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I'm afraid I have to tell you that it's hard for an American to find travel jobs in Europe.They don't want you, and they make no bones
about it. It's not impossible, however, if you keep your options open
and plan well, or if you're not too concerned with legality. One of the
most important decisions before starting a job search in Europe is whether
you want a "real" job , or just something fun for a while. The two cases
are quite diffrent.
The EU has incredibly tight employment policies, and is not fond of non-EU
citizens coming to work, even for short periods. Therefore, if you're
planning to work in the EU for a lengthy period of time, perhaps for a
year or two after graduation, and would like a resume-enhancing job with
a company or an organization, your best bet is to look for employment
in the country of your choice while still in the United States. This is
ridiculously difficult, but not impossible. Try calling companies with
branches in that country and discussing possible opportunities. Call the
American Embassy there and see if they have job opportunities or available
internships. Plumb every contact you have, and even contacts thrice removed.
Search the Web for jobs and call about listed positions aggressively.
In conversation with the human resources person on the phone, try to get
word of other companies in the field that might be interested in hearing
from you, and call them.
Unfortunately, companies cannot easily interview you, and even if you
tell them you're willing to pay for your moving expenses, you've still
got a lot going against you. A company hiring outside of the EU must prove
to the government that no other EU national was available or qualified
for the position. As most EU countries are suffering from very high unemployment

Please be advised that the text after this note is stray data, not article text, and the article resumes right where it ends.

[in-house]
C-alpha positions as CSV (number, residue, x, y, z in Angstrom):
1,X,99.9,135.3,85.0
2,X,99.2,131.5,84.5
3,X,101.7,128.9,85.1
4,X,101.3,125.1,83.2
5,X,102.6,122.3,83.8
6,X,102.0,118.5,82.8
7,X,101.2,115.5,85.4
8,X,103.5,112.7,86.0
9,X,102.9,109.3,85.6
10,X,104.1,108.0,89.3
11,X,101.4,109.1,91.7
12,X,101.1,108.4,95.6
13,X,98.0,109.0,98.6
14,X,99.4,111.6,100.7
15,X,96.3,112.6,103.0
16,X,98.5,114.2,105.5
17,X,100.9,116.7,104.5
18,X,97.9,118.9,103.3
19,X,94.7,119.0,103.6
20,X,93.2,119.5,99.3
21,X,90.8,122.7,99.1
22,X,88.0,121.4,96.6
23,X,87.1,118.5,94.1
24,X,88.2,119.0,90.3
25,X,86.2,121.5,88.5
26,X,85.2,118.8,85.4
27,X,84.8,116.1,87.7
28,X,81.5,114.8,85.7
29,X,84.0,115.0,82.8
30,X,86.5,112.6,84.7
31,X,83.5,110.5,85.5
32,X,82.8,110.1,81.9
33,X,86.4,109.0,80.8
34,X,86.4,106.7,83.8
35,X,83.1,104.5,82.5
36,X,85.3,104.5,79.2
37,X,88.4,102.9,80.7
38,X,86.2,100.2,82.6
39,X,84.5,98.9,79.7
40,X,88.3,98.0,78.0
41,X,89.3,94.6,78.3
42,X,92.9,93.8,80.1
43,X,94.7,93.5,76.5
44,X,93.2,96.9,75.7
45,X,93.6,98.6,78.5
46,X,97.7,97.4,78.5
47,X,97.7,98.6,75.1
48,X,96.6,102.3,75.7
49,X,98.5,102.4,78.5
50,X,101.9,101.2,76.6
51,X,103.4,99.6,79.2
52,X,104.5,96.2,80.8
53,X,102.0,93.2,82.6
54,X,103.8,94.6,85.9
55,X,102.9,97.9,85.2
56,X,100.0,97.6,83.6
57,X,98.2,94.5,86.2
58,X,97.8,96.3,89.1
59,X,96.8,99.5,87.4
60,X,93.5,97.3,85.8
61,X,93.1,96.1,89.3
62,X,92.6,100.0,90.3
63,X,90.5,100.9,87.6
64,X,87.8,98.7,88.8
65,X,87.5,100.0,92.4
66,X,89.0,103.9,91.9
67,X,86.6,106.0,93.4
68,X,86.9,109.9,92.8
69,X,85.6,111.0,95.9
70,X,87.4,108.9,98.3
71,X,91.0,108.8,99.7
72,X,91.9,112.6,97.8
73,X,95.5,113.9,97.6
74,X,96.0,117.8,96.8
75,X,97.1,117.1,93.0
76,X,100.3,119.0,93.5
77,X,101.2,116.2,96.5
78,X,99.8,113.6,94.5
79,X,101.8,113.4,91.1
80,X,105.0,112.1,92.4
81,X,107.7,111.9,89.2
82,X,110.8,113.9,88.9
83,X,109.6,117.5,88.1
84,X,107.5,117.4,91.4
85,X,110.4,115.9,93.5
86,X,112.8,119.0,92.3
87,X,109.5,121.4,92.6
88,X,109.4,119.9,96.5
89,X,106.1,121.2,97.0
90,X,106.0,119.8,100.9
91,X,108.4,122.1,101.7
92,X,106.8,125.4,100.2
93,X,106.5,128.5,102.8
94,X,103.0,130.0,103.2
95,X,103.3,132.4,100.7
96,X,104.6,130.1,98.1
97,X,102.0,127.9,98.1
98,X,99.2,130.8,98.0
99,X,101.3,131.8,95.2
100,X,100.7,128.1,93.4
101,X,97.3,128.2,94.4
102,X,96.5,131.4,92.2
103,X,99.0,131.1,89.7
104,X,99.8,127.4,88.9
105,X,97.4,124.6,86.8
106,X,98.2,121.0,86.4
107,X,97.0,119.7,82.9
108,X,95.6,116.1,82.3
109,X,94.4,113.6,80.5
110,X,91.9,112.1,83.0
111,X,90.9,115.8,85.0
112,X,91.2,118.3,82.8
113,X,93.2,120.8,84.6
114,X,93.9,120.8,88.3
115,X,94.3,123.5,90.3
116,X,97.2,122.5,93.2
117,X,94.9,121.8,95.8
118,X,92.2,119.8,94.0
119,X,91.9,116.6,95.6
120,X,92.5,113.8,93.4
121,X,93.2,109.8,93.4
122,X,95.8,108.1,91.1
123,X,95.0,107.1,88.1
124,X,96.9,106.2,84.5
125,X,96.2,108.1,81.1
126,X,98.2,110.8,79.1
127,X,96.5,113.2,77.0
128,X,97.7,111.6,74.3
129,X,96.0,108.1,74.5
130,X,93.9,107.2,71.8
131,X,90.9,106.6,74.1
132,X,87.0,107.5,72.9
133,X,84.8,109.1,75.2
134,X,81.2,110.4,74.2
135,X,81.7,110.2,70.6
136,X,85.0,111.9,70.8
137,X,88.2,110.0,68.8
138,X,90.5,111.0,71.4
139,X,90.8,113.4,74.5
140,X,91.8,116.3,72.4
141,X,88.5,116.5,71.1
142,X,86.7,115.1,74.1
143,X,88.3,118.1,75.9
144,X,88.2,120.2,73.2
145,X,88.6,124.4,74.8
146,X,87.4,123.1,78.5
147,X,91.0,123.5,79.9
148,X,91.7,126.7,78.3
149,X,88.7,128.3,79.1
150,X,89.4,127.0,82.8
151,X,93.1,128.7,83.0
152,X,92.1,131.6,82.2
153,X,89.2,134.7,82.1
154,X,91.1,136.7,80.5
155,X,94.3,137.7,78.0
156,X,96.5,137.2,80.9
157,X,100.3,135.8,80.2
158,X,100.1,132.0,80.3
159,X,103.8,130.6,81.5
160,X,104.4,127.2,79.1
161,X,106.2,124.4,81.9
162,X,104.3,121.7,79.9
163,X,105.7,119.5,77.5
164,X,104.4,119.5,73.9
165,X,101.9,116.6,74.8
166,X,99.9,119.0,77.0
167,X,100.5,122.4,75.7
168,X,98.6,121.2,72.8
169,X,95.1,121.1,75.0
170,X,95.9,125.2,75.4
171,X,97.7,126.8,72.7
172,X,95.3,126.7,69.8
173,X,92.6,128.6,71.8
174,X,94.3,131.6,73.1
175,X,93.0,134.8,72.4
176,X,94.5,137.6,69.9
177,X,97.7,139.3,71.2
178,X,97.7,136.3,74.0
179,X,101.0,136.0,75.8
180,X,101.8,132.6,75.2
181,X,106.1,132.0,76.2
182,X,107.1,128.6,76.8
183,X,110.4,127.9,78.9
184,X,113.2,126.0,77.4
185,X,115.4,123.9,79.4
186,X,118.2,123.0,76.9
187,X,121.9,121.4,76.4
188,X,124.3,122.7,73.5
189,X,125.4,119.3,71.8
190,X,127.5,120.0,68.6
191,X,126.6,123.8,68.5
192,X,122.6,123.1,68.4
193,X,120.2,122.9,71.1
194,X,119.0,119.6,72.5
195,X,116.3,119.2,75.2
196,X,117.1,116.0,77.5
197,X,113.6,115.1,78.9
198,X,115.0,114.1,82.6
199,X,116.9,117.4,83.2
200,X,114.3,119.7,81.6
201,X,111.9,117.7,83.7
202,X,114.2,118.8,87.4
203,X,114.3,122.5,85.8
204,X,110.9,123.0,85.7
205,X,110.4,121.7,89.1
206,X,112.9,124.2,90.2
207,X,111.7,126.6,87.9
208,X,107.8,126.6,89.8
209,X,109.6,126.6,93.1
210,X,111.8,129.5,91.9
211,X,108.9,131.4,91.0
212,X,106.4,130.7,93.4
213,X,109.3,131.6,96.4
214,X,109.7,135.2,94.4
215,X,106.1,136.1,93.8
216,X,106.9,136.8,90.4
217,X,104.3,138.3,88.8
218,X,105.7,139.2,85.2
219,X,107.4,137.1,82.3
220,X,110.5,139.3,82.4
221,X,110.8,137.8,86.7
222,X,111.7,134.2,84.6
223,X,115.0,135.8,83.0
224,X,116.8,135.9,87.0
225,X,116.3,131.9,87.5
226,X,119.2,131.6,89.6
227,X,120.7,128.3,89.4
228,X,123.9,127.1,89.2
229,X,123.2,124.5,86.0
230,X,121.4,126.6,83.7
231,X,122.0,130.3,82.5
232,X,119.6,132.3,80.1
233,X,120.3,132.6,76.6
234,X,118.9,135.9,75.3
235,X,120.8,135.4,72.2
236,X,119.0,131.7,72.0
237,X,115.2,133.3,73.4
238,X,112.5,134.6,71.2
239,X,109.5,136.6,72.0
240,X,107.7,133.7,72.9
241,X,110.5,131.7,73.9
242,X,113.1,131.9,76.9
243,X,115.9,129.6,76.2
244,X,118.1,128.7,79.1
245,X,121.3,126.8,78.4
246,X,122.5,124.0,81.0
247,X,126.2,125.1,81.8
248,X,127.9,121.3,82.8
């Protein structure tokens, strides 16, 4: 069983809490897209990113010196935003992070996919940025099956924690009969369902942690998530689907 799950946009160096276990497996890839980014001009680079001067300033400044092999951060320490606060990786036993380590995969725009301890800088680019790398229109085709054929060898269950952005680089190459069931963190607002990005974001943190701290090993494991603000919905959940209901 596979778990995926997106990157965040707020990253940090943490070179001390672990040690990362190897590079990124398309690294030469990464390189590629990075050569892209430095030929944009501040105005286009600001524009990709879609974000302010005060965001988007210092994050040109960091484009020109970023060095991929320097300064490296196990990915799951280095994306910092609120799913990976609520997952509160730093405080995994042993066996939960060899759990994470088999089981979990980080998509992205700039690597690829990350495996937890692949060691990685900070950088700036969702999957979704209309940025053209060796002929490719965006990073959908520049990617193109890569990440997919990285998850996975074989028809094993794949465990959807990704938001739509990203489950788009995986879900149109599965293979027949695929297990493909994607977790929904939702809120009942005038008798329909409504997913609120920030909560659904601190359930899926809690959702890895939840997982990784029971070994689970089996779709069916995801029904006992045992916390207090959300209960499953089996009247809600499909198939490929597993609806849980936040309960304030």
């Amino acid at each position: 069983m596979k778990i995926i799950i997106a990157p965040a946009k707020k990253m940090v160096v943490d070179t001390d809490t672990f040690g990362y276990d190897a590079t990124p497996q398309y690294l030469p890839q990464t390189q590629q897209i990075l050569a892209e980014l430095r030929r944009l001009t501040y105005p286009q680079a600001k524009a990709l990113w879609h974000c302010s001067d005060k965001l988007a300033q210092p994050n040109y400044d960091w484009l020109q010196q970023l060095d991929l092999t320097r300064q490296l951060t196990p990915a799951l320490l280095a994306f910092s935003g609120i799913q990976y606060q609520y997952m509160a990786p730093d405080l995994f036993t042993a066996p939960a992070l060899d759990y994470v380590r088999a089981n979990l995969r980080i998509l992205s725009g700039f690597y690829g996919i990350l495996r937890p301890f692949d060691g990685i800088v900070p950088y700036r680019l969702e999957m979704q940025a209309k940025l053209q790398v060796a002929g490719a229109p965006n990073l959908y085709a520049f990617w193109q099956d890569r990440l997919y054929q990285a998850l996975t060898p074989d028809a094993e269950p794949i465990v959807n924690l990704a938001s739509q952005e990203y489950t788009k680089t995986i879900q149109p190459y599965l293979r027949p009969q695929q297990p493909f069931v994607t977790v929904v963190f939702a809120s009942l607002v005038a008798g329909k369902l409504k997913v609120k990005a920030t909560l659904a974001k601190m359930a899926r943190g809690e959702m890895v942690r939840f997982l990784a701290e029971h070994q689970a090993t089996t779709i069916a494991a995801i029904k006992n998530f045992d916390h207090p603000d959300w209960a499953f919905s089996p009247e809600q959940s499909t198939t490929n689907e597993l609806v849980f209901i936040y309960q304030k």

rates, companies will have a hard time proving that no other EU national
can fill the position unless you are qualified for a very specific field.
Therefore, even if Max Mara in Italy can prove that no other Italian could
fill the position, they still haven't gone far enough-they have to prove
that no one in Germany, France, Italy, the United Kingdom, Spain, and
so forth, can fill the position. This law is taken seriously and enforced.
All this is on top of the fact that, as a recent graduate or current college
student making plans for a year off, you're probably not likely to have
a huge pile of work experience in your suitcase.
For example, let's look at Germany. Before you can receive a work permit
in Germany, you must first apply for a residence permit. This is an entirely
separate process, and must be done within the country. To apply for residency
you must provide proof of health insurance, proof that you have a place
to live (meaning that you've secured accommodation beyond a hotel room),
proof that you can support yourself (which generally consists of a statement
from your employer), a certificate of health filled out by a German doctor.
Each state has different exact requirements for all these forms, and some
require a certificate of good conduct, as well.
Once you have a residence permit, you may apply for a work permit. However,
a residence permit does not guarantee a work permit, and in general it
is best for your employer to arrange for the work permit for you. However,
like in the rest of the EU, an employer must prove that there is no available
German or EU nationals available and qualified for the job. And, as in
the rest of the EU, the same hurdles rise up against a company finding
it viable to hire you.
Therefore, you have to take a leap here if you want legal employment
in Germany. You must move to Germany, get a job without being able to
guarantee potential employers that you will be able to live in the country,
then apply for a residence permit, and then have your employer apply for
the work permit, hoping that they'll get it. If you are planning to work
here for a year or more, this process might be worth the results, but
it's prohibitive for summer or semester work. I'll say it again: Europe
does everything it can to prevent non-EU nationals from working in the
EU. So how to get the coveted work visa if you just want a short-term
job in the EU? It's not easy. You can apply, six months in advance, to
all the appropriate authorities within the country of your choice, but
you aren't all that likely to get one. Sure, sometimes someone in authority
might feel some level of sympathy and permit you to work for the experience
of it if you are a college student, but you can't bet on it.
Lucky for you, there are companies that have taken this problem to the